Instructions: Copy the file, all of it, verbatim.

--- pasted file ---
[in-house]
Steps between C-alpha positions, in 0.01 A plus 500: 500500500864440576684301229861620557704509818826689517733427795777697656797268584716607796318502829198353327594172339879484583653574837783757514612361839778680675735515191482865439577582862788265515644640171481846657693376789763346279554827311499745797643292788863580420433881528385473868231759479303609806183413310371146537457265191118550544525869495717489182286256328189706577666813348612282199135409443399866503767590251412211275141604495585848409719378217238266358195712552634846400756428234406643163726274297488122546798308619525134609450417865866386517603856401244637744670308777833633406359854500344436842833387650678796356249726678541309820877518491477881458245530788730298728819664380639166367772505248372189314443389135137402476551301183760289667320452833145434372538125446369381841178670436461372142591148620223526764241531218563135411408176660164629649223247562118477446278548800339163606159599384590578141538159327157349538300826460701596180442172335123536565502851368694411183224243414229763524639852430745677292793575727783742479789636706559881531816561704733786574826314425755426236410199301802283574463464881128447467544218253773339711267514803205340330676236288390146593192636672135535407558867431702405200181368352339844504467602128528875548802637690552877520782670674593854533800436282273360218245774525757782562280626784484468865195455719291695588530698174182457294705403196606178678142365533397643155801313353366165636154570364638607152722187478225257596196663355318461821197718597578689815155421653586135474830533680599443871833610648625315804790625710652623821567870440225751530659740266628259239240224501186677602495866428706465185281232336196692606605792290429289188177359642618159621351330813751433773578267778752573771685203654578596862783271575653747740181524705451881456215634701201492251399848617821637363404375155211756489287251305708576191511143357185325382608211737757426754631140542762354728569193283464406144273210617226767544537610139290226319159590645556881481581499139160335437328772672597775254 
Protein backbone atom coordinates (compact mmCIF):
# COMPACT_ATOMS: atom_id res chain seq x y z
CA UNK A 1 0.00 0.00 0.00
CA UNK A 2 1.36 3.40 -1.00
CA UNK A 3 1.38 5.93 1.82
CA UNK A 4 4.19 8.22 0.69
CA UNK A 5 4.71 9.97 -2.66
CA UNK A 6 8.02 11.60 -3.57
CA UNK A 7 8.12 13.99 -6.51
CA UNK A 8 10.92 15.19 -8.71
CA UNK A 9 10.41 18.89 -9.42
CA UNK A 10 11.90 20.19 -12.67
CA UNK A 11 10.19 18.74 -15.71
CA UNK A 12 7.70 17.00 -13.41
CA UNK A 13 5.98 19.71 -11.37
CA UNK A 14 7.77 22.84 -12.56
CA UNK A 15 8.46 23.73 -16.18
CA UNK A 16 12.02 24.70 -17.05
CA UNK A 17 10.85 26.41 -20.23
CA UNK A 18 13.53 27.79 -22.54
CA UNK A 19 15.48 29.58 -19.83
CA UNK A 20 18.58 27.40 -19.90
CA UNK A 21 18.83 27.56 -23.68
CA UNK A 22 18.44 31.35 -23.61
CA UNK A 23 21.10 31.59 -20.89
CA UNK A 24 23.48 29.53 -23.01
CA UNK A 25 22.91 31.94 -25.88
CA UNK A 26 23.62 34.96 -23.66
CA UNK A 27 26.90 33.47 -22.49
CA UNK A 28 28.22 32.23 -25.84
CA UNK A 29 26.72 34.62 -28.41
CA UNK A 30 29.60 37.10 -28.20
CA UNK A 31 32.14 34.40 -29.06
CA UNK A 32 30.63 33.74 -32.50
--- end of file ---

[in-house]
Steps between C-alpha positions, in 0.01 A plus 500: 500500500864440576684301229861620557704509818826689517733427795777697656797268584716607796318502829198353327594172339879484583653574837783757514612361839778680675735515191482865439577582862788265515644640171481846657693376789763346279554827311499745797643292788863580420433881528385473868231759479303609806183413310371146537457265191118550544525869495717489182286256328189706577666813348612282199135409443399866503767590251412211275141604495585848409719378217238266358195712552634846400756428234406643163726274297488122546798308619525134609450417865866386517603856401244637744670308777833633406359854500344436842833387650678796356249726678541309820877518491477881458245530788730298728819664380639166367772505248372189314443389135137402476551301183760289667320452833145434372538125446369381841178670436461372142591148620223526764241531218563135411408176660164629649223247562118477446278548800339163606159599384590578141538159327157349538300826460701596180442172335123536565502851368694411183224243414229763524639852430745677292793575727783742479789636706559881531816561704733786574826314425755426236410199301802283574463464881128447467544218253773339711267514803205340330676236288390146593192636672135535407558867431702405200181368352339844504467602128528875548802637690552877520782670674593854533800436282273360218245774525757782562280626784484468865195455719291695588530698174182457294705403196606178678142365533397643155801313353366165636154570364638607152722187478225257596196663355318461821197718597578689815155421653586135474830533680599443871833610648625315804790625710652623821567870440225751530659740266628259239240224501186677602495866428706465185281232336196692606605792290429289188177359642618159621351330813751433773578267778752573771685203654578596862783271575653747740181524705451881456215634701201492251399848617821637363404375155211756489287251305708576191511143357185325382608211737757426754631140542762354728569193283464406144273210617226767544537610139290226319159590645556881481581499139160335437328772672597775254 
Protein backbone atom coordinates (compact mmCIF):
# COMPACT_ATOMS: atom_id res chain seq x y z
CA UNK A 1 0.00 0.00 0.00
CA UNK A 2 1.36 3.40 -1.00
CA UNK A 3 1.38 5.93 1.82
CA UNK A 4 4.19 8.22 0.69
CA UNK A 5 4.71 9.97 -2.66
CA UNK A 6 8.02 11.60 -3.57
CA UNK A 7 8.12 13.99 -6.51
CA UNK A 8 10.92 15.19 -8.71
CA UNK A 9 10.41 18.89 -9.42
CA UNK A 10 11.90 20.19 -12.67
CA UNK A 11 10.19 18.74 -15.71
CA UNK A 12 7.70 17.00 -13.41
CA UNK A 13 5.98 19.71 -11.37
CA UNK A 14 7.77 22.84 -12.56
CA UNK A 15 8.46 23.73 -16.18
CA UNK A 16 12.02 24.70 -17.05
CA UNK A 17 10.85 26.41 -20.23
CA UNK A 18 13.53 27.79 -22.54
CA UNK A 19 15.48 29.58 -19.83
CA UNK A 20 18.58 27.40 -19.90
CA UNK A 21 18.83 27.56 -23.68
CA UNK A 22 18.44 31.35 -23.61
CA UNK A 23 21.10 31.59 -20.89
CA UNK A 24 23.48 29.53 -23.01
CA UNK A 25 22.91 31.94 -25.88
CA UNK A 26 23.62 34.96 -23.66
CA UNK A 27 26.90 33.47 -22.49
CA UNK A 28 28.22 32.23 -25.84
CA UNK A 29 26.72 34.62 -28.41
CA UNK A 30 29.60 37.10 -28.20
CA UNK A 31 32.14 34.40 -29.06
CA UNK A 32 30.63 33.74 -32.50